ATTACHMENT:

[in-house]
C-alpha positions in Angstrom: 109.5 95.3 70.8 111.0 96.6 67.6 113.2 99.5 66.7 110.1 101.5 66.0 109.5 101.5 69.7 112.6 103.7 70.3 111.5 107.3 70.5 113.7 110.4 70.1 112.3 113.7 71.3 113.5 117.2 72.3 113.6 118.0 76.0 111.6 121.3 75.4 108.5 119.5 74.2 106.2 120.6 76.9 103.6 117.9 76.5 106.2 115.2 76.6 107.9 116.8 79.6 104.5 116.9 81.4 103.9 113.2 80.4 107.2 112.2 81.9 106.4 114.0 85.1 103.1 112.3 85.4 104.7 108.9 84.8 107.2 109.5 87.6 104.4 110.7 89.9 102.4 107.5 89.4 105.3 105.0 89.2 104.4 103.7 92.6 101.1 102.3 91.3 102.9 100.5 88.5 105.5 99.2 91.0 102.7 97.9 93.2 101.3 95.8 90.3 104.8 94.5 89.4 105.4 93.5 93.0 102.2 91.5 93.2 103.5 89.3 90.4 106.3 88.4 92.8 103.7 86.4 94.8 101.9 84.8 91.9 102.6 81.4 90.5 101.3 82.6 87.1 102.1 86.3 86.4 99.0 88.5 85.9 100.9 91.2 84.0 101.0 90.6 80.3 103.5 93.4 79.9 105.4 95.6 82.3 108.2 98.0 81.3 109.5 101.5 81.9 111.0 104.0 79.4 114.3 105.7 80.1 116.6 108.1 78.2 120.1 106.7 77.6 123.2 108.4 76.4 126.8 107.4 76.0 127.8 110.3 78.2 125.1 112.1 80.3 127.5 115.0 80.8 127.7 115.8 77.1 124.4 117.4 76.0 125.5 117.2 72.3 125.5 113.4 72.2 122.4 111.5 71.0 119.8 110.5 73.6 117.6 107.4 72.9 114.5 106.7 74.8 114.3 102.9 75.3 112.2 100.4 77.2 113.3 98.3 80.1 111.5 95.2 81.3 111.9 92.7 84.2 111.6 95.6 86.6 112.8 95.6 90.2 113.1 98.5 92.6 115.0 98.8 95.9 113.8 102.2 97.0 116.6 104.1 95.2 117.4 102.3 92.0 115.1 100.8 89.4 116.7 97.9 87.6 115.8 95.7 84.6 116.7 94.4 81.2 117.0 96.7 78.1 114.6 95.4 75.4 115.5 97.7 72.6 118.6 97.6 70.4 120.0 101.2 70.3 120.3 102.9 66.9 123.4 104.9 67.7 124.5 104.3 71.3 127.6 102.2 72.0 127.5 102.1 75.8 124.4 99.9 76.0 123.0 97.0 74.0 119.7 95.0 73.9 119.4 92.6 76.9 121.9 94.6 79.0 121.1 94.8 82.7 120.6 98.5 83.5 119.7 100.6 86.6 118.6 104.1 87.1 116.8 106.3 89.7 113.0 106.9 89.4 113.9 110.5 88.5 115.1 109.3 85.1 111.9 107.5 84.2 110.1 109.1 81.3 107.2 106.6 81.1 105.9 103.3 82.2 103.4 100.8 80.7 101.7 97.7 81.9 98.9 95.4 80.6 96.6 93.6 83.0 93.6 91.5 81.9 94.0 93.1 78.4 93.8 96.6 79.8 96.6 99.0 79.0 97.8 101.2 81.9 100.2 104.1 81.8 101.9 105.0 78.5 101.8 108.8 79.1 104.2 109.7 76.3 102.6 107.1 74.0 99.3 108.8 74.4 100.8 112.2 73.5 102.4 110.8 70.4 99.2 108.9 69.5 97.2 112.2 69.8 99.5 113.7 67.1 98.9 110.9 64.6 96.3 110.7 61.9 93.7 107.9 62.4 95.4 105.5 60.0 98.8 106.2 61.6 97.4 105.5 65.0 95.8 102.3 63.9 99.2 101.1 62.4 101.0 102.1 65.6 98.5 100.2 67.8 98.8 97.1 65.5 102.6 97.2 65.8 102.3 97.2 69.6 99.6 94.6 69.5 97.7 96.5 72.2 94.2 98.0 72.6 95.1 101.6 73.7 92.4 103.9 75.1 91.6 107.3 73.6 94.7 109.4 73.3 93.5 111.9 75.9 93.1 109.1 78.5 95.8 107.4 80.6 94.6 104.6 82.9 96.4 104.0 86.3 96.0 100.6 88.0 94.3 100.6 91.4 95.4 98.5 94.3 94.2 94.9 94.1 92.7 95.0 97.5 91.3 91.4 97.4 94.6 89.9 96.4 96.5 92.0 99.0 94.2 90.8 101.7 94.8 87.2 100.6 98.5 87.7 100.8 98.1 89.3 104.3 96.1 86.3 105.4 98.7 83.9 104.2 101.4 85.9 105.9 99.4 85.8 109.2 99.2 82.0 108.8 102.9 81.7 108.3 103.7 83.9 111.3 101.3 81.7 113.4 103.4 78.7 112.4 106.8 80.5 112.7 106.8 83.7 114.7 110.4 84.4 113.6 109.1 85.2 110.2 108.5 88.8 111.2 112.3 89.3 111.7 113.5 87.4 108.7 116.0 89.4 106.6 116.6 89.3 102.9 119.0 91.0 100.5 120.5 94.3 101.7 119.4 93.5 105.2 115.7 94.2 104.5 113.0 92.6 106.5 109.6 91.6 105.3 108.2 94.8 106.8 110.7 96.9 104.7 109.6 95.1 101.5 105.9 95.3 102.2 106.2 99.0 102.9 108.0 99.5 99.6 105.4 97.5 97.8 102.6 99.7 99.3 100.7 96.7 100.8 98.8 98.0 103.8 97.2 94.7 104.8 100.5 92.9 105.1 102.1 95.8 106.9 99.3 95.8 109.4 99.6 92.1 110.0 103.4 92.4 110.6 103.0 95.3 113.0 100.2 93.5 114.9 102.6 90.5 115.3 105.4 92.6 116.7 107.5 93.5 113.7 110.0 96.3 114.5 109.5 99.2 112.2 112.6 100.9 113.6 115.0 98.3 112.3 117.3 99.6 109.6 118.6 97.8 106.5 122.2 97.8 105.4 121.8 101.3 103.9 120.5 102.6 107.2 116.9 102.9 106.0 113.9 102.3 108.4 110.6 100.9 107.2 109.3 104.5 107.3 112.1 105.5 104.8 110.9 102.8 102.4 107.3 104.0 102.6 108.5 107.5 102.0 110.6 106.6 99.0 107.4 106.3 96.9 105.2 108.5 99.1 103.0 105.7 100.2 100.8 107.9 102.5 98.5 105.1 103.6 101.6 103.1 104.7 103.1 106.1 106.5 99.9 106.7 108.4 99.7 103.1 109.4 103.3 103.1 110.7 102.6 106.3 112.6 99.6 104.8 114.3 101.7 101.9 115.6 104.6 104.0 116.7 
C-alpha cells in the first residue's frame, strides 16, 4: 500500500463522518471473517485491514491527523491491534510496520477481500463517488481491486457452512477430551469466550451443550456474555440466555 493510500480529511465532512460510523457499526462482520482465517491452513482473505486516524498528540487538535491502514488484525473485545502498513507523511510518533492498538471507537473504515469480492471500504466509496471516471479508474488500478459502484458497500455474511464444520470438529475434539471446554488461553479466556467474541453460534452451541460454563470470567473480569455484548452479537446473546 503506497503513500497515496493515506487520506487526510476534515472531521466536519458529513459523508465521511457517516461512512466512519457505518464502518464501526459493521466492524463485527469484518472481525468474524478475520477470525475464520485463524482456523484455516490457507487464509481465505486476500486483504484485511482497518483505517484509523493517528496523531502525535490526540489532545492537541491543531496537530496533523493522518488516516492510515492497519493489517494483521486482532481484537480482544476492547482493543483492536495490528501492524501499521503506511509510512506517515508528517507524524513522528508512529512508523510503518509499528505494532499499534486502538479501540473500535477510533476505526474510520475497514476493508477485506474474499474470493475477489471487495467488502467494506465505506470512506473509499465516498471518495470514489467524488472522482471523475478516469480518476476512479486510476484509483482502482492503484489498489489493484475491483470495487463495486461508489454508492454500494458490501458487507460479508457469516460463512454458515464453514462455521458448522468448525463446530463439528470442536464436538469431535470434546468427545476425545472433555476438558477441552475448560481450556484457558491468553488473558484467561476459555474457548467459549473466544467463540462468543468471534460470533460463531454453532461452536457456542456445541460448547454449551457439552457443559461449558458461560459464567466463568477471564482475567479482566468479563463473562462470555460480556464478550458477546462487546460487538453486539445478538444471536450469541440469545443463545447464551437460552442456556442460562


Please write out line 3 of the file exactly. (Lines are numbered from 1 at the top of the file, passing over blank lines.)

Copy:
C-alpha cells in the first residue's frame, strides 16, 4: 500500500463522518471473517485491514491527523491491534510496520477481500463517488481491486457452512477430551469466550451443550456474555440466555 493510500480529511465532512460510523457499526462482520482465517491452513482473505486516524498528540487538535491502514488484525473485545502498513507523511510518533492498538471507537473504515469480492471500504466509496471516471479508474488500478459502484458497500455474511464444520470438529475434539471446554488461553479466556467474541453460534452451541460454563470470567473480569455484548452479537446473546 503506497503513500497515496493515506487520506487526510476534515472531521466536519458529513459523508465521511457517516461512512466512519457505518464502518464501526459493521466492524463485527469484518472481525468474524478475520477470525475464520485463524482456523484455516490457507487464509481465505486476500486483504484485511482497518483505517484509523493517528496523531502525535490526540489532545492537541491543531496537530496533523493522518488516516492510515492497519493489517494483521486482532481484537480482544476492547482493543483492536495490528501492524501499521503506511509510512506517515508528517507524524513522528508512529512508523510503518509499528505494532499499534486502538479501540473500535477510533476505526474510520475497514476493508477485506474474499474470493475477489471487495467488502467494506465505506470512506473509499465516498471518495470514489467524488472522482471523475478516469480518476476512479486510476484509483482502482492503484489498489489493484475491483470495487463495486461508489454508492454500494458490501458487507460479508457469516460463512454458515464453514462455521458448522468448525463446530463439528470442536464436538469431535470434546468427545476425545472433555476438558477441552475448560481450556484457558491468553488473558484467561476459555474457548467459549473466544467463540462468543468471534460470533460463531454453532461452536457456542456445541460448547454449551457439552457443559461449558458461560459464567466463568477471564482475567479482566468479563463473562462470555460480556464478550458477546462487546460487538453486539445478538444471536450469541440469545443463545447464551437460552442456556442460562